Wednesday, May 28, 2008

It's not fair

There was an interesting article in the Deseret News (Salt Lake City) regarding the plight of Hispanic workers. They are complaining about low pay and losing their jobs. And they feel discriminated against because they earn less than other workers.

The article was carefully crafted to avoid the immigration status of the victims in the spotlight. And the facts and figures they quoted spoke in general terms rather than apples-to-apples comparisons.

At the end I found myself quoting Clara Peller: “Where’s the beef?”

Before we get into the meat of the article’s pity plea, I’d like to quote a few figures of my own. From the United States Census 2007 Current Population Survey we find that there are 6,850,000 illegal aliens WORKING in the United States.

But there are 10,104,000 teenagers out of work (age 15-17). But they should be in school, right? And they can only work part time, right? And some of the illegals are doing dangerous work, right?

There are also 22,344,000 citizens ages 18-64 who are not working. Surely we can replace those 6.8 MILLION illegal alien workers with our own. At least we should be able to put a serious dent in that number as long as the employers are legitimate. If they are nothing more than exploiters then we can’t fix the problem, but if they are legitimate business owners we can fill those jobs with Americans.

OK, now about the article. Overall, Hispanic women who work full time earn a median weekly salary of just $460 a week, according to a recent Pew Hispanic Center analysis of Current Population Survey data. That compares with $615 for non-Hispanic women.

Hispanic women born in the U.S. fared better than Hispanic immigrants, making $540 a week compared with $400 for immigrants, according to the Pew data. Mexican immigrants made the least, with median earnings of only $368 a week. That's just 60 cents for every dollar earned by a non-Hispanic woman.

Did Pew Hispanic Center, that bastion of true data, just slip something by us? I think they did. Was there anything in that data to compare the type of work or level of education required? Or are they Socialistic enough over at Pew to expect everyone to earn the same amount, regardless of the job?

Quoting again, Olga Vives, executive vice president of the National Organization for Women, says immigrants' wages are largely impacted by three factors: their legal status, education level and language barrier. NOW gets it. She might add “skill set” to the list, but she isn’t hiding the facts like reporter Debby Bunkley is trying to do.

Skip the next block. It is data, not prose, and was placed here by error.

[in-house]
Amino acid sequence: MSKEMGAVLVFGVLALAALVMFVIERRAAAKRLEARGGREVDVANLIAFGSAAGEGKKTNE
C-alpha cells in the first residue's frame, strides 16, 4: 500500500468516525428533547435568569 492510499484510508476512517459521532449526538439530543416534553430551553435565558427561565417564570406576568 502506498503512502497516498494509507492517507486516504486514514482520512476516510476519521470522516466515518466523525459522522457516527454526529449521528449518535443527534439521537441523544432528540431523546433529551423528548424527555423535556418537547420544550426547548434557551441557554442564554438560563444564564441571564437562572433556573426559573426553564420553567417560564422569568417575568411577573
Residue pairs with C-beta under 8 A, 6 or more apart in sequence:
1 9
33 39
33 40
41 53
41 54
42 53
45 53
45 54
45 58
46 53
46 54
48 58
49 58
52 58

Now, the bureaucrat rings in with, And Elena Bensor of the Utah Labor Commission says Hispanic women, particularly the undocumented, are less likely to report being victims of unscrupulous employers. However, even legal immigrants may be the target of on-the-job discrimination because of the assumption they're undocumented.
“That's because some employers threaten to turn workers in to immigration authorities for deportation if they report unpaid wages or sexual harassment, she said.
"One challenge in dealing with immigrant populations is that they do not want to create waves," Bensor said. "There's a reluctancy on their part to actually pursue and file complaints. They want to stay under the radar."

Once again Bunkley fails to completely identify Elena. Elena is the Fair Housing Coordinator for the labor commission and a Latino activist in her spare time (Generacion Floreciente Board of Directors and various other committees and boards).

I’m not following Elena’s logic that somehow people with work papers are reluctant to complain. It sure sounds like a hit-and-run comment to me.

The article goes on to lament the lack of women in construction jobs by talking to Hispanic women who think it is unfair that they can’t have the $14/hour roofing jobs. (Here’s the employment test – Put two bundles of shingles on your shoulder and climb that ladder.)

Now, Bunkley dazzles us with the woman-on-the-street expert.
However, whether perceived or real, many Hispanic women feel there is on-the-job wage discrimination based solely on their gender.
"Sometimes, even if the woman has the same skills as a man, a manager will give the women less money," said Dores Nuila, a mother of nine children. "There's a lot of sexism."
Nuila, who quit high school, actually earns $3 more an hour than her boyfriend, at her $13-an-hour customer service job. Throughout the years, though, there have been times when her boyfriend was the primary income-earner."

It looks like Debby needs a new Rolodex, unless she doesn't bother with the facts when she writes her pity pieces.

Source: Hispanic women face wage gap compared with others in the U.S. by Deborah Bulkeley and Laura Hancock, Deseret News Published: May 28, 2008

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